Decorations for Chinese New Year, February 1882

Decorations for Chinese New Year, Hong Kong, February 1882 [MS 62 Broadlands Archives MB2/A20 p. 81]

A career naval officer, Prince Louis of Battenberg (1854-1921) became a cadet in the British navy at the age of 14 years in October 1868. The following year Battenberg joined the Royal Alfred as a midshipman, achieving pr0motion to the rank of lieutenant in 1876. In August 1881, he was appointed to HMS Inconstant, the flag ship of Rear Admiral Lord Clanwilliam, and part of the “Detached Squadron”.

HMS Inconstant [MS 62 Broadlands Archive MB2/A20]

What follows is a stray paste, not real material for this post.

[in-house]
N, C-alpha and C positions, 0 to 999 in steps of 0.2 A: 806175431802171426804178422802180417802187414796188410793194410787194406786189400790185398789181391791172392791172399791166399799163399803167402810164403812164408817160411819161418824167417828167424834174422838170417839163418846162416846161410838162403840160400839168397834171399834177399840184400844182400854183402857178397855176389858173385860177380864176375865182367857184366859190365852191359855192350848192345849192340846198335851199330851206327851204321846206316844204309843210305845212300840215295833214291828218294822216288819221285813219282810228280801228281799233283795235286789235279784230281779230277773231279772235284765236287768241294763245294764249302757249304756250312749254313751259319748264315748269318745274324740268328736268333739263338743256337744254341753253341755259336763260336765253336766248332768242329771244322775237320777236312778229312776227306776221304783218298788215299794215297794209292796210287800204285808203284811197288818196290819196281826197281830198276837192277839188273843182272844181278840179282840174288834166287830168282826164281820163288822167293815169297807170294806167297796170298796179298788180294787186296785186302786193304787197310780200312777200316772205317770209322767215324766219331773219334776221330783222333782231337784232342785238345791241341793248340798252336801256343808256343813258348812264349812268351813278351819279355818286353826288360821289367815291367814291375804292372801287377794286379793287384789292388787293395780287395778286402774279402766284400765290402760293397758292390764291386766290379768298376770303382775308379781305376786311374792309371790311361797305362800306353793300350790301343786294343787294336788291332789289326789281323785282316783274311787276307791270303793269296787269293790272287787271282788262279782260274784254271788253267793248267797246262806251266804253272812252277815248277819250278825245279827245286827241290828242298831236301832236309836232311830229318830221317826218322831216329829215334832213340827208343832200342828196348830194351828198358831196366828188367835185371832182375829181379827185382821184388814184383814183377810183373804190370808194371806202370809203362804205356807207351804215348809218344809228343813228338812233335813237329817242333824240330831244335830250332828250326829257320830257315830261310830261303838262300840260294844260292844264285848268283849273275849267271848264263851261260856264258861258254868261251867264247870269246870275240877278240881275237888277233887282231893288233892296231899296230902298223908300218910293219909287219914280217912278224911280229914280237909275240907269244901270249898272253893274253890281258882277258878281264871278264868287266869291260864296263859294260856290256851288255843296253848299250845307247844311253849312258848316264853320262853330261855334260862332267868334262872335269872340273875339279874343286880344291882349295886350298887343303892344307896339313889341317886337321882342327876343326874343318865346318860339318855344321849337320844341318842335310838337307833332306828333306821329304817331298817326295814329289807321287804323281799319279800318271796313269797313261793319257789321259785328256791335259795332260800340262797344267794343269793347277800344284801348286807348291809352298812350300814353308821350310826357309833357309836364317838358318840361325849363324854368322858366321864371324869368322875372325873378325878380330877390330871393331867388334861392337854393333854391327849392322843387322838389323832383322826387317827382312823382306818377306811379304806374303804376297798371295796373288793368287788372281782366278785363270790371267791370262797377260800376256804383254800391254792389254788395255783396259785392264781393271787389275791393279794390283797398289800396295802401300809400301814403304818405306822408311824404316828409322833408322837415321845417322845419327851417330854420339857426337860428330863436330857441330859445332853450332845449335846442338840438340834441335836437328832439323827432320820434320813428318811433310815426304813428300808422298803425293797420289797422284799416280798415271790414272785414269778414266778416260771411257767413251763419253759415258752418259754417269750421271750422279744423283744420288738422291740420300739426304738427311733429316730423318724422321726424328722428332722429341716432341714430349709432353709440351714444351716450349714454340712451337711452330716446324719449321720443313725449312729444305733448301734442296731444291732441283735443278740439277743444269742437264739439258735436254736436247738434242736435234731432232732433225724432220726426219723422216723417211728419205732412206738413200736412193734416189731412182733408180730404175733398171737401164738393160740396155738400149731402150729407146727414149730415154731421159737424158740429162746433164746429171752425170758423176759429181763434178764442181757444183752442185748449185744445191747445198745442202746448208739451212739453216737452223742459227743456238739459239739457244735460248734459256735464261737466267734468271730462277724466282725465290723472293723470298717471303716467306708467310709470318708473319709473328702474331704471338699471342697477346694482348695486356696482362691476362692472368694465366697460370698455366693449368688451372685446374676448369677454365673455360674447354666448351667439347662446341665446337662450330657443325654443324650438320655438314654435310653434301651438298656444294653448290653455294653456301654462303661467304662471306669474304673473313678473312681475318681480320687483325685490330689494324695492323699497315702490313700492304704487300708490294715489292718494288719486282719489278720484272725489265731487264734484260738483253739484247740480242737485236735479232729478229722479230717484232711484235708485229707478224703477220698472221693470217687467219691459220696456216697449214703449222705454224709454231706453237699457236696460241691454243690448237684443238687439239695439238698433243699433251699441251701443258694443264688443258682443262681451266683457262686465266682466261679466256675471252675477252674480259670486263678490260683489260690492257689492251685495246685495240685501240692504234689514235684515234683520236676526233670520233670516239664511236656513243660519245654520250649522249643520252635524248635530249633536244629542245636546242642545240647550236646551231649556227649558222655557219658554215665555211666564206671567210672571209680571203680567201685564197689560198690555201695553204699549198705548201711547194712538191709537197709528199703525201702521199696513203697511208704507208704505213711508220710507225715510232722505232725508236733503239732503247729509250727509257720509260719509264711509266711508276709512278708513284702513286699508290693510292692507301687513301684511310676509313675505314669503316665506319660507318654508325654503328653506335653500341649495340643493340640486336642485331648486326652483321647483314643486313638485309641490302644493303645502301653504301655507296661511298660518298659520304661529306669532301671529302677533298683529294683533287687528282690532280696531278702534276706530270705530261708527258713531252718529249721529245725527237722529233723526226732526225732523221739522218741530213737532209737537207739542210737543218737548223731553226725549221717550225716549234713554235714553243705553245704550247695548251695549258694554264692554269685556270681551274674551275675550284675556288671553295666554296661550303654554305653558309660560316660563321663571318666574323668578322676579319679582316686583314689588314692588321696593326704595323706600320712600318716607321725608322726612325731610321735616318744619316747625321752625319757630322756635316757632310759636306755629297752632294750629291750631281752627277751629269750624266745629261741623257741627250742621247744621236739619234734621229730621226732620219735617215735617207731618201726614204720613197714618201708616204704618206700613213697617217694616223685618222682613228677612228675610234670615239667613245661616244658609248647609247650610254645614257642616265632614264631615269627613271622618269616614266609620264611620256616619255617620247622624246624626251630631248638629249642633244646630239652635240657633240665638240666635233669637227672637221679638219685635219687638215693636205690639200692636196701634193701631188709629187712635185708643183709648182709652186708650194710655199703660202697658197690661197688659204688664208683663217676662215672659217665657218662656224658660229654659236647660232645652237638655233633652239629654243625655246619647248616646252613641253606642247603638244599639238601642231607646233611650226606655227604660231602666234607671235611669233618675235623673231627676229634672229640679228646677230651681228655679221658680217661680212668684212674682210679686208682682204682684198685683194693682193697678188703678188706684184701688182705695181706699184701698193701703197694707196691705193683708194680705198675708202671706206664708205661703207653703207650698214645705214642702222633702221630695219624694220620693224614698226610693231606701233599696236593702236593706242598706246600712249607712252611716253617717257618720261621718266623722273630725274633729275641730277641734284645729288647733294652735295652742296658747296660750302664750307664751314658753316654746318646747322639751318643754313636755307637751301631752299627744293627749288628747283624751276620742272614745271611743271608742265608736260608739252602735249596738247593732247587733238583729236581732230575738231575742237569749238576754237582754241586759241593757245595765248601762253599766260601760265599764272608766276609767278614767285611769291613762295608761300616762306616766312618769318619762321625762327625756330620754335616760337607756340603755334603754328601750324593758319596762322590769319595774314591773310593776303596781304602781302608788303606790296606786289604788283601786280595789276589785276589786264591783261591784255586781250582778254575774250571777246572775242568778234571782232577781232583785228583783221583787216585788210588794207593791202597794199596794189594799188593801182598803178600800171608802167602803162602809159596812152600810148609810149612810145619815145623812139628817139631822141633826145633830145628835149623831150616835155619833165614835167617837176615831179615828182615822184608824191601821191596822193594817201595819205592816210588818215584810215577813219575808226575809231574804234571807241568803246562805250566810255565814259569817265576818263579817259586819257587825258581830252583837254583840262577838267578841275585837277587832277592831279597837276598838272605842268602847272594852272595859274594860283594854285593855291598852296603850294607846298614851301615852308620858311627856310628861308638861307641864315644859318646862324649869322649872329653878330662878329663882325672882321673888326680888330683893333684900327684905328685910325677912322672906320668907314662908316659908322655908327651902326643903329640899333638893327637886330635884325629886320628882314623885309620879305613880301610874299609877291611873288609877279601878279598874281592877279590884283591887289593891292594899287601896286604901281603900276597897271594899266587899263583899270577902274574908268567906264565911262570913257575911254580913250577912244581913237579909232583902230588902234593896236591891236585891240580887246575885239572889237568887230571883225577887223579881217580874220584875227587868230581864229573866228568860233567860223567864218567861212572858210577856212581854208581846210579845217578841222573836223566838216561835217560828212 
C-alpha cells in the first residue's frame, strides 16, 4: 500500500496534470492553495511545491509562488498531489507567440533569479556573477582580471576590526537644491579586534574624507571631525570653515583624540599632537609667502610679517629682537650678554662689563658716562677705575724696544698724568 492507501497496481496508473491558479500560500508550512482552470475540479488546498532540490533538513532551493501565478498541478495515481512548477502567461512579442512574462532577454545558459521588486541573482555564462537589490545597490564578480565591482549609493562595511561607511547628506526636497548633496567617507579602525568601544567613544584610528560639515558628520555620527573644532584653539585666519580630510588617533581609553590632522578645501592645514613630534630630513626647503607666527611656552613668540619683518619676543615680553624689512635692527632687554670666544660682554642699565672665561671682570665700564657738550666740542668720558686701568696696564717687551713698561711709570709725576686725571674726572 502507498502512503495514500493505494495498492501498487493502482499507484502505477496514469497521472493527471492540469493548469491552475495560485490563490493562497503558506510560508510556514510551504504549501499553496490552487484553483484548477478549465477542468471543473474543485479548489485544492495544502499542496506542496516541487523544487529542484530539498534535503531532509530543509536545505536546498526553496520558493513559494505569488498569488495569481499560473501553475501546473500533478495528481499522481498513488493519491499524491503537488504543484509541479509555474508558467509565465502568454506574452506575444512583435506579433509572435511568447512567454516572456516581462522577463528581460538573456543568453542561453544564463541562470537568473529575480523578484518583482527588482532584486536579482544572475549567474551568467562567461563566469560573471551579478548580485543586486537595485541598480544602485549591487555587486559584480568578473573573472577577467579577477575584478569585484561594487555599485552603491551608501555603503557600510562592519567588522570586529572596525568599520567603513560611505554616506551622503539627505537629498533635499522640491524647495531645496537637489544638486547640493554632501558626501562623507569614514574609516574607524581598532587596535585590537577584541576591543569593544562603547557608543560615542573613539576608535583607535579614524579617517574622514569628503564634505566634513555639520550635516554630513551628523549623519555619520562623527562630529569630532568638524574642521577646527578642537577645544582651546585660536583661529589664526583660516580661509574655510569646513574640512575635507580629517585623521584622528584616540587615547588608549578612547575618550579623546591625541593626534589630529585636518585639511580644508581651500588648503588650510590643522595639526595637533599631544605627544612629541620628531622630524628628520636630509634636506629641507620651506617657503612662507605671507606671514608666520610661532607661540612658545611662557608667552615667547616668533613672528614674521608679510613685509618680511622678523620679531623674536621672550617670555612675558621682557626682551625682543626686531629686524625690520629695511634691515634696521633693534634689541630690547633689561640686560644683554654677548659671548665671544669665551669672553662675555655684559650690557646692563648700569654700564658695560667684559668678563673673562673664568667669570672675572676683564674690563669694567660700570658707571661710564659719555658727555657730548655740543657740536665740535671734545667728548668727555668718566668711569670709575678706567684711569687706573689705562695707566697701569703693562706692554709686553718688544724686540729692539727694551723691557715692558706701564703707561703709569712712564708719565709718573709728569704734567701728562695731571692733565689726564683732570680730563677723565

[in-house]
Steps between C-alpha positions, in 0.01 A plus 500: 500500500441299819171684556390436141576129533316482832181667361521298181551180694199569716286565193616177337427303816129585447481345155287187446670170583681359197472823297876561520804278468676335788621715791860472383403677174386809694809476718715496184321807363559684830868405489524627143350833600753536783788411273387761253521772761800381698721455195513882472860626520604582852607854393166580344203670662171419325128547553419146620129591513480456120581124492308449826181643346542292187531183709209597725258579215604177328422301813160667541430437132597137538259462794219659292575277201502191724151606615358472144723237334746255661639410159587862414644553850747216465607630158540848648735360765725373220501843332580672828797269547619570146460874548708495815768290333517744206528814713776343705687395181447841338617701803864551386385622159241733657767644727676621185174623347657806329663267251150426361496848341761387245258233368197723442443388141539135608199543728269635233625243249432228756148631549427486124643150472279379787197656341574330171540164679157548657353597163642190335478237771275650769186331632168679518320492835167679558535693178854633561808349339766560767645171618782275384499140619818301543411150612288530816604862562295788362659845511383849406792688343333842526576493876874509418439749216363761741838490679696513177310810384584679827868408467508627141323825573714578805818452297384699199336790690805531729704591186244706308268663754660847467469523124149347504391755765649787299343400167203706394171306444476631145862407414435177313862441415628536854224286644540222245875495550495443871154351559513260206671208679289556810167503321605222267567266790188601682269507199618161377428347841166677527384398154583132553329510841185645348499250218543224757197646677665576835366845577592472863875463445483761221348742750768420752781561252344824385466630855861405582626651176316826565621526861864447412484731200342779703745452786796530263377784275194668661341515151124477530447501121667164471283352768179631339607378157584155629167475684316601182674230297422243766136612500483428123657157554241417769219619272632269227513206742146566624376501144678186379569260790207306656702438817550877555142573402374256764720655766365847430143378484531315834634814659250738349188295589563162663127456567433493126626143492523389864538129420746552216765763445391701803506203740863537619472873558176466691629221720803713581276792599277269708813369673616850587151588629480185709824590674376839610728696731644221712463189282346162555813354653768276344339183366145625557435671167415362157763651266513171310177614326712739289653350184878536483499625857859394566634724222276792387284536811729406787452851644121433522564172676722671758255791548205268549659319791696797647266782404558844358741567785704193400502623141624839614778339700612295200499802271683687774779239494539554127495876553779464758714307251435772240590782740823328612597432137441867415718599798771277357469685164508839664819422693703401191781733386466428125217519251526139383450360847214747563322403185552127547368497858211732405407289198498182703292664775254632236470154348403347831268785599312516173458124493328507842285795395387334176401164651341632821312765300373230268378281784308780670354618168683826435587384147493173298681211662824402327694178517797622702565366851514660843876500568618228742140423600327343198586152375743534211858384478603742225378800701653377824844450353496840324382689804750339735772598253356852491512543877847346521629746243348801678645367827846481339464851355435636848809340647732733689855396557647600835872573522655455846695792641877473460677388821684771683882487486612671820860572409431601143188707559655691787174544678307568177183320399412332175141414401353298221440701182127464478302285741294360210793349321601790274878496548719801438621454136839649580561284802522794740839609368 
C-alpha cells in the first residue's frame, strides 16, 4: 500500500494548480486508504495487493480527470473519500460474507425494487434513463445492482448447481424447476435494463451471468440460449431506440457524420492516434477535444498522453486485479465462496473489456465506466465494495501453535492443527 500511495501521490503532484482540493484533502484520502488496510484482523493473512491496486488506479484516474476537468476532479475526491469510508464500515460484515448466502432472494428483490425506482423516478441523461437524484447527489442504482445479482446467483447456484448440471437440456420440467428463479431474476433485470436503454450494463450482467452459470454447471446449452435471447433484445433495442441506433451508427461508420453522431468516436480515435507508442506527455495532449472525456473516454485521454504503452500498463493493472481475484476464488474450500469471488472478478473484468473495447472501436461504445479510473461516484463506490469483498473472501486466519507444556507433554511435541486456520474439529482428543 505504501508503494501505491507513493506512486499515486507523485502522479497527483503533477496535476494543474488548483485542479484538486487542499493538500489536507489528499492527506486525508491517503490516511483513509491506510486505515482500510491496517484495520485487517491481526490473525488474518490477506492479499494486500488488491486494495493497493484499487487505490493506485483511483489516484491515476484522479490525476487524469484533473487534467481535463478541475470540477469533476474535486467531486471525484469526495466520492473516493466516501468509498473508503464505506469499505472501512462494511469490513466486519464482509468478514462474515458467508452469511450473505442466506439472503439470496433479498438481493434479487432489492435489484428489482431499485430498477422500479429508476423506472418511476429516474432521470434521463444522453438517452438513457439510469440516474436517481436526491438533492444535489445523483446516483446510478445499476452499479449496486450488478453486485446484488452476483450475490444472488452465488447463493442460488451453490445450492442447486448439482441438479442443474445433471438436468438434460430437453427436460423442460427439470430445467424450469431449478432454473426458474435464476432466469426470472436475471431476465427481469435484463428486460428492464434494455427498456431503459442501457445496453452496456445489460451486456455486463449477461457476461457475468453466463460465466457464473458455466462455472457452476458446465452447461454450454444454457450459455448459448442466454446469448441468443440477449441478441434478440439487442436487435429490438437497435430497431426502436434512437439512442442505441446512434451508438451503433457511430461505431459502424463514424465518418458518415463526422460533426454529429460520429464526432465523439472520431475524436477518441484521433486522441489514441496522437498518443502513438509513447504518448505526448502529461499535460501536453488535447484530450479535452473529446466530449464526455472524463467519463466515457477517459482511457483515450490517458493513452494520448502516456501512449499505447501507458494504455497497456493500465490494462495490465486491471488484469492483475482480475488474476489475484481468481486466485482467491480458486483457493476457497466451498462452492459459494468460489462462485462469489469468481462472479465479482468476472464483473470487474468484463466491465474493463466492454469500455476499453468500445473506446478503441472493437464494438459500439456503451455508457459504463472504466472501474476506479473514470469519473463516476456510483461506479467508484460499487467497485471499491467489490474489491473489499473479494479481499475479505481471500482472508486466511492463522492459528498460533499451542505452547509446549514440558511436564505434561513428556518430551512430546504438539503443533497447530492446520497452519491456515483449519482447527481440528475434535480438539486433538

HMS Inconstant [MS 62 Broadlands Archives MB2/A20]

HMS Inconstant was one of only three steam-assisted but also fully masted frigates that were built by the Royal Navy. Designed by Sir Edward Reed, who was Director of Naval Construction, in response to faster American frigates, the ship carried a crew of 600. The “Detached Squadron” left Spithead in October 1880, eventually arriving at Shanghai on 23 November 1881. From there it called at Amoy (Xiamen) in December and remained in Hong Kong from December until February 1882, although it left before Chinese New Year. The Squadron arrived back in Spithead in October that year, almost two years to the day from its departure.

Pagoda near Shanghai [MS 62 Broadlands Archives MB2/A20 p.71]

Pagoda near Shanghai, 1881 [MS 62 Broadlands Archives MB2/A20 p.71]

English quarter, Shanghai, 1881 [MS 62 Broadlands Archive MB2/A20 p.76]

English quarter, Shanghai, 1881 [MS 62 Broadlands Archives MB2/A20 p.72]